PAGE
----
By Ros Krasny
WASHINGTON (Reuters) - A Japanese delegation is completing talks with the U.S. Department of Agriculture aimed at restarting purchases of U.S. western white wheat, which were halted after the discovery of an unapproved genetically modified strain growing in Oregon.
"USDA is hosting a team from Japan's Ministry of Agriculture, Forestry and Fisheries for technical discussions in support of the resumption of trade of U.S. western wheat," a USDA spokesman told Reuters.
Official talks are due to end on Wednesday, but the Japanese team will be in the United States until Saturday, USDA said, adding that it does not plan to provide further details.
U.S. merchants said a pickup in Asian demand helped the western white wheat market to gain this week, with prices higher at the Chicago Board of Trade. South Korea lifted its ban on U.S. imports this month, and Indonesia was a buyer, leaving Japan as the major holdout.
Japan, one of the world's largest and most consistent importers of wheat, has shunned the western white variety since USDA announced the GM discovery in late May.
Western white is the wheat variety used in Japan for cakes, cookies and other baked goods.
The Japanese delegation was expected to lay out in detail what they want to happen in the United States in order for imports of western white wheat to restart.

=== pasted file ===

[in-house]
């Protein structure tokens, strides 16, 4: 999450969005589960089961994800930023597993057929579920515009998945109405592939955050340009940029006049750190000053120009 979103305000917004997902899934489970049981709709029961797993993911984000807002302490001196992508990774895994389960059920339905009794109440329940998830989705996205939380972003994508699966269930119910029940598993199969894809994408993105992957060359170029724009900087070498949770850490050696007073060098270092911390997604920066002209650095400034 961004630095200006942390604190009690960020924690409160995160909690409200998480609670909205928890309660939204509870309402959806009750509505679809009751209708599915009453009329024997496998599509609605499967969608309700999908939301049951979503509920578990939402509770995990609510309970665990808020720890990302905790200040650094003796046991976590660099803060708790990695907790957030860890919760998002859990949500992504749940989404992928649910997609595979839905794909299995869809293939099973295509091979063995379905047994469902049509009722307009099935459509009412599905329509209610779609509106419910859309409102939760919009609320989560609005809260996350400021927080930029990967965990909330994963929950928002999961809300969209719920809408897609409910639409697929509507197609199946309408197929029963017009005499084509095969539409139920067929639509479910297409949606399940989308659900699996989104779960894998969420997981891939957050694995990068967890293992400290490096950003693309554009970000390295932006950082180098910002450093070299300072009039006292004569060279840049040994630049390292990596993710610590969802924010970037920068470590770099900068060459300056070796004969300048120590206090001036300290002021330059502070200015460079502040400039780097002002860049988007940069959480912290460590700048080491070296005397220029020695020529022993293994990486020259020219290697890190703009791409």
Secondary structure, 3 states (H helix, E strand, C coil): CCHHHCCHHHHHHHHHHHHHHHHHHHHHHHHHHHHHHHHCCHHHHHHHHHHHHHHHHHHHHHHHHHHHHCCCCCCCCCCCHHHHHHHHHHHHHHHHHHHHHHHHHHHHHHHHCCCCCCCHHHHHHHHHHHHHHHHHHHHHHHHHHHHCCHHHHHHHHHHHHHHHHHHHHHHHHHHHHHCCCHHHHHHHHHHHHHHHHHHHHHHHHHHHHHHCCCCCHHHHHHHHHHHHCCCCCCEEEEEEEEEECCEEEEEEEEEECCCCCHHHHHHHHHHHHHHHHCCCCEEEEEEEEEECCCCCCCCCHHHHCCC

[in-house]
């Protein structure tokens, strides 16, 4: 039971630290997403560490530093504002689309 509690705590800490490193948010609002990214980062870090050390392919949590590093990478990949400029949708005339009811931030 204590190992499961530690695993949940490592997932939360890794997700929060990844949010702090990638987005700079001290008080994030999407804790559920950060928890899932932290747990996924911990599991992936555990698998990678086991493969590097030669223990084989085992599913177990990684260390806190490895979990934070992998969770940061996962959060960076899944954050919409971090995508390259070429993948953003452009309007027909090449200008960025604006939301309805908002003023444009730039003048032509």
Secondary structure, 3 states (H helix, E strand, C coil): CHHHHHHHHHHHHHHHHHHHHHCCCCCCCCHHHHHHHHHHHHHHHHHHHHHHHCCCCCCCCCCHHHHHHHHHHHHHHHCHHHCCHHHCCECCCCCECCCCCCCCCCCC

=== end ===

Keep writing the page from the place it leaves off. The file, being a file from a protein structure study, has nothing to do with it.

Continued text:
Japan wants USDA to test a composite sample of each western white shipment, and give shippers a letter that certifies the shipment has no GM wheat. Samples would also be sent to Japan for testing there, ahead of the arrival of vessels from the United States, according to industry officials there.
Reuters reported on July 8 that Japan hopes to restart the white wheat purchases as soon as August.
Japan continues to purchase other varieties of U.S. wheat at its regular tenders.
But its buyers are said to be eager to get the white wheat supply pipeline filled again before the peak import season in October and November, and to have enough flour on hand to bake the white cakes many Japanese traditionally eat at Christmas.
The wheat found in Oregon was a strain developed by Monsanto Co but never commercially available. Monsanto abandoned its GM wheat field trials in 2005, but stored the unapproved wheat in a Colorado facility at least until late 2011.
After a weeks-long investigation, USDA termed the Oregon wheat discovery "a single isolated incident" and said there was no indication so far that any biotech wheat was in the U.S. food chain.
(Additional reporting by James Topham in Tokyo; Editing by Kenneth Barry and Leslie Gevirtz)